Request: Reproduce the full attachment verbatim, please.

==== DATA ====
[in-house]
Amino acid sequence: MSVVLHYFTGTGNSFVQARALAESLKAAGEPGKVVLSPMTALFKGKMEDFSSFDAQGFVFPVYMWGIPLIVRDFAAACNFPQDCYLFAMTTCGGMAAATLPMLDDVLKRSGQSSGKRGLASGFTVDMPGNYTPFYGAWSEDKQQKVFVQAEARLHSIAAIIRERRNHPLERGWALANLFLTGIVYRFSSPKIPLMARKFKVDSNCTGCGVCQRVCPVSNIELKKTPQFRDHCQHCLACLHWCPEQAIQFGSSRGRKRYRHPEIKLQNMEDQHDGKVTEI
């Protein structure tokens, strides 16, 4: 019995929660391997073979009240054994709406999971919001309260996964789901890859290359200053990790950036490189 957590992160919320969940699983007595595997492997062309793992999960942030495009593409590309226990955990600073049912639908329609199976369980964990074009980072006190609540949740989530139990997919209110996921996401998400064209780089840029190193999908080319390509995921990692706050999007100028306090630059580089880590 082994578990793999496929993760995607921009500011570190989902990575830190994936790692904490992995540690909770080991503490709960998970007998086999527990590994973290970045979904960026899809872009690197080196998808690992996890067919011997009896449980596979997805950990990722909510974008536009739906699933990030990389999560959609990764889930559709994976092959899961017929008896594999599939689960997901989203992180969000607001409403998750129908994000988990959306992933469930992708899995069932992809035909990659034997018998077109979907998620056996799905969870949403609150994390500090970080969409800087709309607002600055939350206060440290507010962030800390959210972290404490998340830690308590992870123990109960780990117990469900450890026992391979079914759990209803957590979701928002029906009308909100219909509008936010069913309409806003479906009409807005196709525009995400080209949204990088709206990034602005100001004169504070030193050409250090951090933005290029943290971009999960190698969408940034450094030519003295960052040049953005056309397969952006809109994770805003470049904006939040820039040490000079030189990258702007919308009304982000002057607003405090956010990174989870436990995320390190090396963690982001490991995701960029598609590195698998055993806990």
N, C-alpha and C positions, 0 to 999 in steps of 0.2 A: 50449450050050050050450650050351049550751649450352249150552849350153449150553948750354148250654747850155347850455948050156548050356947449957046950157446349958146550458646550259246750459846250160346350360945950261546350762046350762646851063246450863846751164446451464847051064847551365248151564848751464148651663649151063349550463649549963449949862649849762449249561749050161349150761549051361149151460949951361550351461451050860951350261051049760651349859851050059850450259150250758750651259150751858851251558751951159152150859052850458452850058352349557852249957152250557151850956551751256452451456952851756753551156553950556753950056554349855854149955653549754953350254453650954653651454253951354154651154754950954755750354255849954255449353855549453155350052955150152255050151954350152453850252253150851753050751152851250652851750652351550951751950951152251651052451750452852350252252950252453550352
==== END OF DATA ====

[in-house]
Amino acid sequence: MSVVLHYFTGTGNSFVQARALAESLKAAGEPGKVVLSPMTALFKGKMEDFSSFDAQGFVFPVYMWGIPLIVRDFAAACNFPQDCYLFAMTTCGGMAAATLPMLDDVLKRSGQSSGKRGLASGFTVDMPGNYTPFYGAWSEDKQQKVFVQAEARLHSIAAIIRERRNHPLERGWALANLFLTGIVYRFSSPKIPLMARKFKVDSNCTGCGVCQRVCPVSNIELKKTPQFRDHCQHCLACLHWCPEQAIQFGSSRGRKRYRHPEIKLQNMEDQHDGKVTEI
């Protein structure tokens, strides 16, 4: 019995929660391997073979009240054994709406999971919001309260996964789901890859290359200053990790950036490189 957590992160919320969940699983007595595997492997062309793992999960942030495009593409590309226990955990600073049912639908329609199976369980964990074009980072006190609540949740989530139990997919209110996921996401998400064209780089840029190193999908080319390509995921990692706050999007100028306090630059580089880590 082994578990793999496929993760995607921009500011570190989902990575830190994936790692904490992995540690909770080991503490709960998970007998086999527990590994973290970045979904960026899809872009690197080196998808690992996890067919011997009896449980596979997805950990990722909510974008536009739906699933990030990389999560959609990764889930559709994976092959899961017929008896594999599939689960997901989203992180969000607001409403998750129908994000988990959306992933469930992708899995069932992809035909990659034997018998077109979907998620056996799905969870949403609150994390500090970080969409800087709309607002600055939350206060440290507010962030800390959210972290404490998340830690308590992870123990109960780990117990469900450890026992391979079914759990209803957590979701928002029906009308909100219909509008936010069913309409806003479906009409807005196709525009995400080209949204990088709206990034602005100001004169504070030193050409250090951090933005290029943290971009999960190698969408940034450094030519003295960052040049953005056309397969952006809109994770805003470049904006939040820039040490000079030189990258702007919308009304982000002057607003405090956010990174989870436990995320390190090396963690982001490991995701960029598609590195698998055993806990």
N, C-alpha and C positions, 0 to 999 in steps of 0.2 A: 50449450050050050050450650050351049550751649450352249150552849350153449150553948750354148250654747850155347850455948050156548050356947449957046950157446349958146550458646550259246750459846250160346350360945950261546350762046350762646851063246450863846751164446451464847051064847551365248151564848751464148651663649151063349550463649549963449949862649849762449249561749050161349150761549051361149151460949951361550351461451050860951350261051049760651349859851050059850450259150250758750651259150751858851251558751951159152150859052850458452850058352349557852249957152250557151850956551751256452451456952851756753551156553950556753950056554349855854149955653549754953350254453650954653651454253951354154651154754950954755750354255849954255449353855549453155350052955150152255050151954350152453850252253150851753050751152851250652851750652351550951751950951152251651052451750452852350252252950252453550352